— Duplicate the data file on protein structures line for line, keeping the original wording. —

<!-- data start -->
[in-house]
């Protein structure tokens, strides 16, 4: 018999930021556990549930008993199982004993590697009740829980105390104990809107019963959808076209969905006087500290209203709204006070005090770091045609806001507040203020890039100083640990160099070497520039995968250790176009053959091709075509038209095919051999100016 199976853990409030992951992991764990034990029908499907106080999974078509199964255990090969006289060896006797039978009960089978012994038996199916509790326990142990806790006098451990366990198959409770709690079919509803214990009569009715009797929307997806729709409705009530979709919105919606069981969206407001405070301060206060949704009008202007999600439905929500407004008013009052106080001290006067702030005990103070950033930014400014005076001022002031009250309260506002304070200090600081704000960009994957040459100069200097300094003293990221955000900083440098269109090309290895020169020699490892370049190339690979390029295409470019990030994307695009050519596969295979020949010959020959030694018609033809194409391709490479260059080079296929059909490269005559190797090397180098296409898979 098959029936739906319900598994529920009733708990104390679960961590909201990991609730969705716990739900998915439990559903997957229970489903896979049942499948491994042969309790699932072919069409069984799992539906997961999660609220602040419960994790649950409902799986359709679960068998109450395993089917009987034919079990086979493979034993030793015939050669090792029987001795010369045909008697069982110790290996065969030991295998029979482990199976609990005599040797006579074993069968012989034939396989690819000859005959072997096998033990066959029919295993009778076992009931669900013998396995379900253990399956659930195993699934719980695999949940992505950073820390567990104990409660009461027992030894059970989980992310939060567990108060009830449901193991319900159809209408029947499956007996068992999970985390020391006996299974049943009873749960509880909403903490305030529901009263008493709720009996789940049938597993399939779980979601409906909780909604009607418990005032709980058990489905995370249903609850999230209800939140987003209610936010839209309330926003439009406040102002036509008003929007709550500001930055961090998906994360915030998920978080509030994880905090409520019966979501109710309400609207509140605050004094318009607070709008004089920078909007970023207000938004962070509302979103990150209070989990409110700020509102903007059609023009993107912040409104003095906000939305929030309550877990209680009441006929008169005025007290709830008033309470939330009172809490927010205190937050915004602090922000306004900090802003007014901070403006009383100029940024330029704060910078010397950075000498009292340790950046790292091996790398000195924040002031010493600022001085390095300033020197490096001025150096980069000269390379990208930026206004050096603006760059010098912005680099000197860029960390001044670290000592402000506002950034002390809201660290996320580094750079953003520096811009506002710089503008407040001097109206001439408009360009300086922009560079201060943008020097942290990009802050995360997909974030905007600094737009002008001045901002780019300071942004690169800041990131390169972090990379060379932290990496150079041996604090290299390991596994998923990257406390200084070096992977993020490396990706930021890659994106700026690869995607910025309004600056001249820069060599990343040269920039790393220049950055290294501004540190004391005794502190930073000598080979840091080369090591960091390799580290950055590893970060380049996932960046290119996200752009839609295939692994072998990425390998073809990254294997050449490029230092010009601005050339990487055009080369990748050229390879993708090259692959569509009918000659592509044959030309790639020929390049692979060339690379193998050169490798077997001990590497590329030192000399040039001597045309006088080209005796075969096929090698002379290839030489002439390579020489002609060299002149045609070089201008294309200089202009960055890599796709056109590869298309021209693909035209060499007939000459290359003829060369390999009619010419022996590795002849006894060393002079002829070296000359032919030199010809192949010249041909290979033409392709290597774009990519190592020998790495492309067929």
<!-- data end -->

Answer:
[in-house]
């Protein structure tokens, strides 16, 4: 018999930021556990549930008993199982004993590697009740829980105390104990809107019963959808076209969905006087500290209203709204006070005090770091045609806001507040203020890039100083640990160099070497520039995968250790176009053959091709075509038209095919051999100016 199976853990409030992951992991764990034990029908499907106080999974078509199964255990090969006289060896006797039978009960089978012994038996199916509790326990142990806790006098451990366990198959409770709690079919509803214990009569009715009797929307997806729709409705009530979709919105919606069981969206407001405070301060206060949704009008202007999600439905929500407004008013009052106080001290006067702030005990103070950033930014400014005076001022002031009250309260506002304070200090600081704000960009994957040459100069200097300094003293990221955000900083440098269109090309290895020169020699490892370049190339690979390029295409470019990030994307695009050519596969295979020949010959020959030694018609033809194409391709490479260059080079296929059909490269005559190797090397180098296409898979 098959029936739906319900598994529920009733708990104390679960961590909201990991609730969705716990739900998915439990559903997957229970489903896979049942499948491994042969309790699932072919069409069984799992539906997961999660609220602040419960994790649950409902799986359709679960068998109450395993089917009987034919079990086979493979034993030793015939050669090792029987001795010369045909008697069982110790290996065969030991295998029979482990199976609990005599040797006579074993069968012989034939396989690819000859005959072997096998033990066959029919295993009778076992009931669900013998396995379900253990399956659930195993699934719980695999949940992505950073820390567990104990409660009461027992030894059970989980992310939060567990108060009830449901193991319900159809209408029947499956007996068992999970985390020391006996299974049943009873749960509880909403903490305030529901009263008493709720009996789940049938597993399939779980979601409906909780909604009607418990005032709980058990489905995370249903609850999230209800939140987003209610936010839209309330926003439009406040102002036509008003929007709550500001930055961090998906994360915030998920978080509030994880905090409520019966979501109710309400609207509140605050004094318009607070709008004089920078909007970023207000938004962070509302979103990150209070989990409110700020509102903007059609023009993107912040409104003095906000939305929030309550877990209680009441006929008169005025007290709830008033309470939330009172809490927010205190937050915004602090922000306004900090802003007014901070403006009383100029940024330029704060910078010397950075000498009292340790950046790292091996790398000195924040002031010493600022001085390095300033020197490096001025150096980069000269390379990208930026206004050096603006760059010098912005680099000197860029960390001044670290000592402000506002950034002390809201660290996320580094750079953003520096811009506002710089503008407040001097109206001439408009360009300086922009560079201060943008020097942290990009802050995360997909974030905007600094737009002008001045901002780019300071942004690169800041990131390169972090990379060379932290990496150079041996604090290299390991596994998923990257406390200084070096992977993020490396990706930021890659994106700026690869995607910025309004600056001249820069060599990343040269920039790393220049950055290294501004540190004391005794502190930073000598080979840091080369090591960091390799580290950055590893970060380049996932960046290119996200752009839609295939692994072998990425390998073809990254294997050449490029230092010009601005050339990487055009080369990748050229390879993708090259692959569509009918000659592509044959030309790639020929390049692979060339690379193998050169490798077997001990590497590329030192000399040039001597045309006088080209005796075969096929090698002379290839030489002439390579020489002609060299002149045609070089201008294309200089202009960055890599796709056109590869298309021209693909035209060499007939000459290359003829060369390999009619010419022996590795002849006894060393002079002829070296000359032919030199010809192949010249041909290979033409392709290597774009990519190592020998790495492309067929």